My first encounter with Van Gogh goes back to my young philatelist days. I started collecting les timbres in the late 60s. My collection had no particular focus and my approach was opportunistic: find an envelope with a pretty image, cut out the top right corner, soak and remove the stamp, let dry. Of course, bigger was better and I was always on the lookout for large commemoratives. La Poste regularly issued stamps in their Série touristique and I was especially fond of them: those miniature gravures took me to Le Mont Saint-Michel, Carcassonne, and Bort-les-Orgues long before I was old enough to visit the actual locations on my own.
My second favorite category was fine arts. Not so much because I was enamored with paintings but because these stamps were always oversized and they just looked stunning in my red album. A couple of school friends were collectionneurs as well and we traded our duplicates. I got my first timbre artistique from Laurent: it was La Baigneuse by Dominique Ingres. Van Gogh didn’t enter my collection until 1979 when the Post Office issued L’Eglise d’Auvers sur Oise. What a shock! I had never seen such a luminous stamp. It simply popped from the album page and made all other paintings look bland.
A visit to the musée d’Orsay in 1988 was a revelation: twenty-four of his paintings, in one room, bathed in natural light. I was transfixed by the richness of his colors, the depth of his blues in particular. I stared at Starry Night, a painting so powerful that I felt pulled into the deep water of the Rhône river.
A trip to Arles in 2017 cemented my appreciation for his works. My friend Raegan and I walked in Vincent’s footsteps, searching for the exact locations that he painted during two of his most prolific years.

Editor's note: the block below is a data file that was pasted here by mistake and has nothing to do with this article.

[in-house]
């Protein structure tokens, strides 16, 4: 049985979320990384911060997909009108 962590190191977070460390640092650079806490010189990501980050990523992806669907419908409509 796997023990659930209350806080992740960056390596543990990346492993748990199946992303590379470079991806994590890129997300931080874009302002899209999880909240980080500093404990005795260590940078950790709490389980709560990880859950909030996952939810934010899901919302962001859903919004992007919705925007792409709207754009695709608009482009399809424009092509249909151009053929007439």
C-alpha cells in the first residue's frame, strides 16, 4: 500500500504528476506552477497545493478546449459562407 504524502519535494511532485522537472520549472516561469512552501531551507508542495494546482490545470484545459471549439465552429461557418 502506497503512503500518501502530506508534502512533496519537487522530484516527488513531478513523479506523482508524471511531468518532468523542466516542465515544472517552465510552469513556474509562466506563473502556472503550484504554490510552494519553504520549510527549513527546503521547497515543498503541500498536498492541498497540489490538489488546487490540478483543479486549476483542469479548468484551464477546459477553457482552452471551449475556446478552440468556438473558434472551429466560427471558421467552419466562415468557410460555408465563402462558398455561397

While in Paris last month, Rick and I made a point of booking tickets to “Van Gogh: La nuit étoilée” at L’Atelier des Lumières, an immersive experience that runs through December 2019. Located in the 11th arrondissement, it is situated on the site of the former Fonderie du Chemin-Vert, a factory that started casting metal in 1835. The location had not been occupied since 2000; Bruno Monnier came up with the project of converting the space into a center for numeric arts. The first show opened in 2018 and was devoted to Gustav Klimt.
To say that Van Gogh: La nuit étoilée is a projection of the artist’s works on the interior walls of a building is inadequate. This is very different from the vacation slide shows we all endured in our parents’ living room during the 70s! To produce the exhibit, thousands of tableaux –and some of Vincent’s letters to his brother Theo– were digitized at a very high resolution. The images are set in motion to complement an inspired musical score that includes classical and modern pieces from Vivaldi to Miles Davis, from Mozart to Nina Simone. More than one hundred video projectors are used to broadcast the program on the walls and the floor of the Atelier; it’s custom-made to take advantage of the various surfaces, the angles of the walls, and the roundness of the pillars.